CONCEPT 4 Systems can be further organized into subsystems Just because the family unit is viewed as whole in this theory does not mean that the smaller subsystems should be ignored. Breaking the family into subsystems takes into account the three dimensions of families: structure, function and processes” which will help to identify and develop specific interventions to achieve better outcomes (Kaakinen et al., 2015). Because this family is non-normative, there are multiple subsystems that should be kept into consideration when caring for the family. • Father – Adopted Son: Alfred and Bruce • Father – Adopted Son: Bruce and Dick • Grandparent – Grandson: Alfred and Dick • Friendship/Possibly Romantic: Bruce and Barbara • Friendship: Alfred and Barbara • Friendship: Dick and Barbara
Specifically for this family and their own unique culture, they could also be seen as having Crime-Fighting Partner relationships with each other.
Interventions and Outcomes The Problem: Bruce’s BPD has a very negative impact on his newly developing family. It is very difficult for him to open up emotionally to people who care about him which leaves him unable to display his care and appreciation for them. He frequently acts impulsively with self-destructive behaviors. He also distances himself from his family and uses manipulation tactics and his rage reactions to promote this distancing. This leaves the family feeling frustrated, hurt and unappreciated for all they do for him.
Intervention: Discuss with the family that attitudes and environmental factors can impede and interfere with recovery goals by reinforcing problematic behaviors such as avoidance behaviors, encouragement of negative coping and communication of low behavioral expectations (Carmel, Torres, Chalker & Comtois, 2018) Rationale: "The central barrier to recovery is the perception of others involved in and influencing their psychosocial recovery ... [and many will struggle to] recognize certain kinds of social interactions that are meant to be supportive as tangible barriers to their recovery” (Carmel et al., 2018) Outcome: The family will avoid attitudes and behaviors that may interfere with his recovery instead of helping it. Most importantly, they will not allow Bruce to ignore his feelings/problems and “bottle up” emotions in an attempt to make things easier for him. They will work as a family to help him overcome internal problems.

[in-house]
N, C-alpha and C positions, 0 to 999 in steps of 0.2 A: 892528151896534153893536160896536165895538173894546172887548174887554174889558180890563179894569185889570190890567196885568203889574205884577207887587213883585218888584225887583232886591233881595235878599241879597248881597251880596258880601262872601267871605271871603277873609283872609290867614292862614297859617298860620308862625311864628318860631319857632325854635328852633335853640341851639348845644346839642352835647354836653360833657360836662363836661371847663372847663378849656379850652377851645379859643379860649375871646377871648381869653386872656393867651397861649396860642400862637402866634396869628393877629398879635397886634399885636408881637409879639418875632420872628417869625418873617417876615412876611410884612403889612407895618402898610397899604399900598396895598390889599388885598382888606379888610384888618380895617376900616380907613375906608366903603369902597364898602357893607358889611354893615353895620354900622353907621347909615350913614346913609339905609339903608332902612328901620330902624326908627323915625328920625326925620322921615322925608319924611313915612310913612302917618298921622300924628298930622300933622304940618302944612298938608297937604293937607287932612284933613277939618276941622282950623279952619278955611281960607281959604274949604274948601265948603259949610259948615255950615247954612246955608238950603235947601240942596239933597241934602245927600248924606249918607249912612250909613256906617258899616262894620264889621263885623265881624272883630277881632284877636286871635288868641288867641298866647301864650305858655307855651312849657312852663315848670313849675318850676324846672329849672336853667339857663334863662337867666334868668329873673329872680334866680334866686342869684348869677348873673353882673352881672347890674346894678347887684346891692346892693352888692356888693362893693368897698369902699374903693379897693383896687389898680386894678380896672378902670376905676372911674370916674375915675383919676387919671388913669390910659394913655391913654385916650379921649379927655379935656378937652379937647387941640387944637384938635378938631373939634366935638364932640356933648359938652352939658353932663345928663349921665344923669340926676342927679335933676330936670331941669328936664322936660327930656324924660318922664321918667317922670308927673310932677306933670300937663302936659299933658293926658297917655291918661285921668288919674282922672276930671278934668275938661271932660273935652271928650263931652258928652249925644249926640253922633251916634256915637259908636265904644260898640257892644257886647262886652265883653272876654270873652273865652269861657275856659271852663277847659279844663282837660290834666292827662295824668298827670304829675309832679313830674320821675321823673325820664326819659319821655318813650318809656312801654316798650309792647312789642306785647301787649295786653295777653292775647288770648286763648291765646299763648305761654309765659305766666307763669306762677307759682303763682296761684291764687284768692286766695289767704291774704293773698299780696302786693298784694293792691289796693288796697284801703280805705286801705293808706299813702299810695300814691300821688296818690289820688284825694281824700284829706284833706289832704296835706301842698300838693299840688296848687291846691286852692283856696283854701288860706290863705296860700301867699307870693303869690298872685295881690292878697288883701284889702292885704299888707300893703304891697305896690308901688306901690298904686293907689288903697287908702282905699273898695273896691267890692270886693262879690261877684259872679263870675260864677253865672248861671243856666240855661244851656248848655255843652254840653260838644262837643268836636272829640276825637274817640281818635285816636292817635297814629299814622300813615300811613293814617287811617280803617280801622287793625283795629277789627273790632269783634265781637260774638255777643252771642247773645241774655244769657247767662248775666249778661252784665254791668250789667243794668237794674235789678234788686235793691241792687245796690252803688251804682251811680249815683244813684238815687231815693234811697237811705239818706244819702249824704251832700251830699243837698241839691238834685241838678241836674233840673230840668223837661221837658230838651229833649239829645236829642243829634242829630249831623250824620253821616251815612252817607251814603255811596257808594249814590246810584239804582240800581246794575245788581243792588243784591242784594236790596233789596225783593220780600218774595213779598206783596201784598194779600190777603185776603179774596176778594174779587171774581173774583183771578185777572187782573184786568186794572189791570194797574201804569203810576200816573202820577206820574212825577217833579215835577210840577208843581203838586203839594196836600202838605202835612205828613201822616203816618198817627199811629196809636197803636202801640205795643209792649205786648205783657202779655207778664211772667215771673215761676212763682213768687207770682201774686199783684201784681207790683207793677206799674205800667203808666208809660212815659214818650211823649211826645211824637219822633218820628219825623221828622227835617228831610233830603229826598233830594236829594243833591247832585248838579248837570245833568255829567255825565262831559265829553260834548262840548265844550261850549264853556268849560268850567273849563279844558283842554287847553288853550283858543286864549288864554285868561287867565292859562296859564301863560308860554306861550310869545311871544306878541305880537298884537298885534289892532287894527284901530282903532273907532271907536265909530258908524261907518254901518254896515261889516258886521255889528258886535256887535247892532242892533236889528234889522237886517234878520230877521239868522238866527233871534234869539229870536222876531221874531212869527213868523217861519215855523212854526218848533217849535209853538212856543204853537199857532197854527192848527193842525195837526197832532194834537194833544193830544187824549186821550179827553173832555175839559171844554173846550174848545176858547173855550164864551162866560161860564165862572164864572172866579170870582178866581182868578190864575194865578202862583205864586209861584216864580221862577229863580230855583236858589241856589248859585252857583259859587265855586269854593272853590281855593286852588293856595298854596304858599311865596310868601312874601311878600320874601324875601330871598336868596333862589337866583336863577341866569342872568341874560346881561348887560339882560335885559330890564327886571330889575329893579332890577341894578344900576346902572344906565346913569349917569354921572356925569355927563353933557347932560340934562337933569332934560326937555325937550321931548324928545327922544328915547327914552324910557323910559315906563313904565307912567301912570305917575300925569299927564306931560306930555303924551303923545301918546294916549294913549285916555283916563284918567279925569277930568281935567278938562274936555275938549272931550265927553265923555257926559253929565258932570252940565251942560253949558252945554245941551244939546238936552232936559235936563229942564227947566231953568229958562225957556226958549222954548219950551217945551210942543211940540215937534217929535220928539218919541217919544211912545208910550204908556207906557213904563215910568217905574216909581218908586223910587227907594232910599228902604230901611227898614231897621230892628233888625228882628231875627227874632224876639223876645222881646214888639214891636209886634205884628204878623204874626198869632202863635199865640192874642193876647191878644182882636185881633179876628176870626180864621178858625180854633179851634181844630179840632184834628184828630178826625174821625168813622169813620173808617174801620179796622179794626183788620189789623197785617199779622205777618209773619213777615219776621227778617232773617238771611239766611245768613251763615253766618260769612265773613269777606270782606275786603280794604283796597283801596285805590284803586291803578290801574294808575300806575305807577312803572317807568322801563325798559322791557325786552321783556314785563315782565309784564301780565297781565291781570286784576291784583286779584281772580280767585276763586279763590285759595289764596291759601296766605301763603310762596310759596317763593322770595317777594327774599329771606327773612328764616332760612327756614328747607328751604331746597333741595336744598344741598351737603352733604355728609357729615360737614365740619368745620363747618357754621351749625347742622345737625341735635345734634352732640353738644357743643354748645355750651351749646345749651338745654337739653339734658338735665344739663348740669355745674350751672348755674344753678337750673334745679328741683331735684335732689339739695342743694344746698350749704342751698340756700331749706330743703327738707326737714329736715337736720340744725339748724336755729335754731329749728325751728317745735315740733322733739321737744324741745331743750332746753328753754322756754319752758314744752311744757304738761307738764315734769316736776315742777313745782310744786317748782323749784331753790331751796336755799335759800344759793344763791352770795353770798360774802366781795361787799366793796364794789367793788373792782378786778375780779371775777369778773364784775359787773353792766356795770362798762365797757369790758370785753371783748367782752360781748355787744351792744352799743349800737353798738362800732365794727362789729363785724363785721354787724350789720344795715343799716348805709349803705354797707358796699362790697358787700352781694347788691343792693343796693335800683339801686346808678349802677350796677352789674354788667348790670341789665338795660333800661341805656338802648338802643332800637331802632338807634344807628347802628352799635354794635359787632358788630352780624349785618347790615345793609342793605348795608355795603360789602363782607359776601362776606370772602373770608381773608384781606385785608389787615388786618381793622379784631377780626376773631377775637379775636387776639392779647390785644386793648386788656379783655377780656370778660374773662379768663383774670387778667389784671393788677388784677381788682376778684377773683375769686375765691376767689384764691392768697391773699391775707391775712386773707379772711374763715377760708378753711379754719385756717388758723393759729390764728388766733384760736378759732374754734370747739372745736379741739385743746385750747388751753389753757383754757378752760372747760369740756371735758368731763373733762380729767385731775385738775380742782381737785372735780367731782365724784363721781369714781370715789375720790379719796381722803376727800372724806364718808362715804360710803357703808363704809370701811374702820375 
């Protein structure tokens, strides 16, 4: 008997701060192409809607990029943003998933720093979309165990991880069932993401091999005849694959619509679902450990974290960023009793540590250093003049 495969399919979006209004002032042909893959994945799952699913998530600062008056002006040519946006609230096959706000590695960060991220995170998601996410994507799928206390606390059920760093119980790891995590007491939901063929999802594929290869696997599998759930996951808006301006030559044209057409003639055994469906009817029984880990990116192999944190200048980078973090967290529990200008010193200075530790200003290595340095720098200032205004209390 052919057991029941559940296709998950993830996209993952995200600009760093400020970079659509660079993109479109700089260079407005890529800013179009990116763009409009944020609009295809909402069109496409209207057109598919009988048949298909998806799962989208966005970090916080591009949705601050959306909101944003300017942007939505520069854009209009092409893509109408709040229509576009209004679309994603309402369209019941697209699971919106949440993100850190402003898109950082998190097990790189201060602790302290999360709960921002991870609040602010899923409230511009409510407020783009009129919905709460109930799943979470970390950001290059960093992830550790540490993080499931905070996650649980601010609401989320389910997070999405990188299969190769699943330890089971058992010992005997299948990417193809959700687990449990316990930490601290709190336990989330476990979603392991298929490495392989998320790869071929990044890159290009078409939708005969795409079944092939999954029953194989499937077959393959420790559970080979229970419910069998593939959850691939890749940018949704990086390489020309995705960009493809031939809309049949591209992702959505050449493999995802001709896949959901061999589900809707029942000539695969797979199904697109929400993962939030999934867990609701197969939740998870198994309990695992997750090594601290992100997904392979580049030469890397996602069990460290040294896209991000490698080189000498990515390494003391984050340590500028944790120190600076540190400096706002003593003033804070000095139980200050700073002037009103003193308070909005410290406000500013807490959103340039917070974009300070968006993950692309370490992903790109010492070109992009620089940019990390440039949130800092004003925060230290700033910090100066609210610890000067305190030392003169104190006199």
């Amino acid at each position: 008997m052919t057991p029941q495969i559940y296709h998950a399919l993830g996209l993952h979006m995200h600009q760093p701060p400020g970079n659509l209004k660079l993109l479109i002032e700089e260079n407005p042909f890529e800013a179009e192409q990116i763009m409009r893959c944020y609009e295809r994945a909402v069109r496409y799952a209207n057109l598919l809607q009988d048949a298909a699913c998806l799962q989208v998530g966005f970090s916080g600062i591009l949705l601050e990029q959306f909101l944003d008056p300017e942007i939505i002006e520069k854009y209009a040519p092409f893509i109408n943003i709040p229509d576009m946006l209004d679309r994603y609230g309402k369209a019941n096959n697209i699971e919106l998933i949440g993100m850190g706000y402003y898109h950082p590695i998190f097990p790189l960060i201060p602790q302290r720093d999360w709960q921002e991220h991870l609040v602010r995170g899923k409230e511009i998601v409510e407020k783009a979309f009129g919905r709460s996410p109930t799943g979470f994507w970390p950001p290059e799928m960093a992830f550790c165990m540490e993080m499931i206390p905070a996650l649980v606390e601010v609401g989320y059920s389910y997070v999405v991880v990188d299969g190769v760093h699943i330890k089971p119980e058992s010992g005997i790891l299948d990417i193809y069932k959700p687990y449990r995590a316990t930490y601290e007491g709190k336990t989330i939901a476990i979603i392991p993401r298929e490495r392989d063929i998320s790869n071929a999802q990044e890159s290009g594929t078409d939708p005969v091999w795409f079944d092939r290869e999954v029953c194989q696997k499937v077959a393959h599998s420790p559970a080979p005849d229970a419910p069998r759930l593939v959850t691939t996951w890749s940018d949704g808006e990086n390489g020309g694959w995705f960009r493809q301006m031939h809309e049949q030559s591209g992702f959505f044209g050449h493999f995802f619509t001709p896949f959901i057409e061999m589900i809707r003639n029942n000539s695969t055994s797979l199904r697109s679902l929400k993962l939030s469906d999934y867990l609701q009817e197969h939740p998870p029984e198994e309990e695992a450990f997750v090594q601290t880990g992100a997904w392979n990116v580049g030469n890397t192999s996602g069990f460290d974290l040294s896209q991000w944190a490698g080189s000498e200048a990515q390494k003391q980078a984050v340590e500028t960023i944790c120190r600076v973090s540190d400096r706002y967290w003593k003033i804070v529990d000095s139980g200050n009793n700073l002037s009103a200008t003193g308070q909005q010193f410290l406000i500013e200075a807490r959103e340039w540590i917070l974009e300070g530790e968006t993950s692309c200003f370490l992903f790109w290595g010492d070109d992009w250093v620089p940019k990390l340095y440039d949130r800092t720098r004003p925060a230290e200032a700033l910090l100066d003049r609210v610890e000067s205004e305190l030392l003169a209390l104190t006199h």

Intervention: Help the client and family understand how these behaviors interfere with satisfactory relationships (Townsend, 2015) Rationale: Client may be unaware of how others perceive these behaviors and why they are not acceptable (Townsend, 2015) Outcome: Bruce and each family member will be able to identify harmful behaviors and why they are harmful for their relationships. Bruce is unaware of the emotional struggles he causes his family which is why they should all be able to verbally identify them before being able to overcome them.
Intervention: Reinforce the importance of collaborative treatment for both the patient the family (Bailey & Grenyer, 2015) Rationale: This will help the patient “to develop and integrate a stronger sense of self, diminish abandonment fears, increase rejection tolerance and emotion regulation capacity” and will help the family “to balance healthy separation and facilitate care for self along with caring for the relative with BPD” (Bailey & Grenyer, 2015)
Outcome: With his family more involved in his care, Bruce will become more understanding of his self and the implications of his actions to help him overcome his problematic behaviors. The family will develop better understanding for the care of Bruce so they become less afflicted by his problematic behaviors as a result of his BPD. They will also reach out for their own care or provide self-care when necessary to avoid caregiver burden.
Works Cited Bailey R. C., and Grenyer B. F.S. (2015). The relationship between expressed emotion and wellbeing for families and carers of a relative with borderline personality disorder. Personality and Mental Health, 9, 21–32. doi: 10.1002/pmh1273 Carmel, A., Torres, N. I., Chalker, S., and Comtois, K. A. (2018). Interpersonal barriers to recovery from borderline personality disorder: A qualitative analysis of patient perspectives. Personality and Mental Health, 12, 38–48. doi: 10.1002/pmh.1397. Kaakinen, J., Duff-Gedaly, V., Hanson, S. & Coelho, D. (2015) Family health Care nursing: Theory, practice and research (5th ed.). F.A. Davis: Philadelphia
Townsend, M.C. (2015). Psychiatric nursing: Assessment, care plans, and medications (9th ed.). Philadelphia, PA: F.A. Davis Company.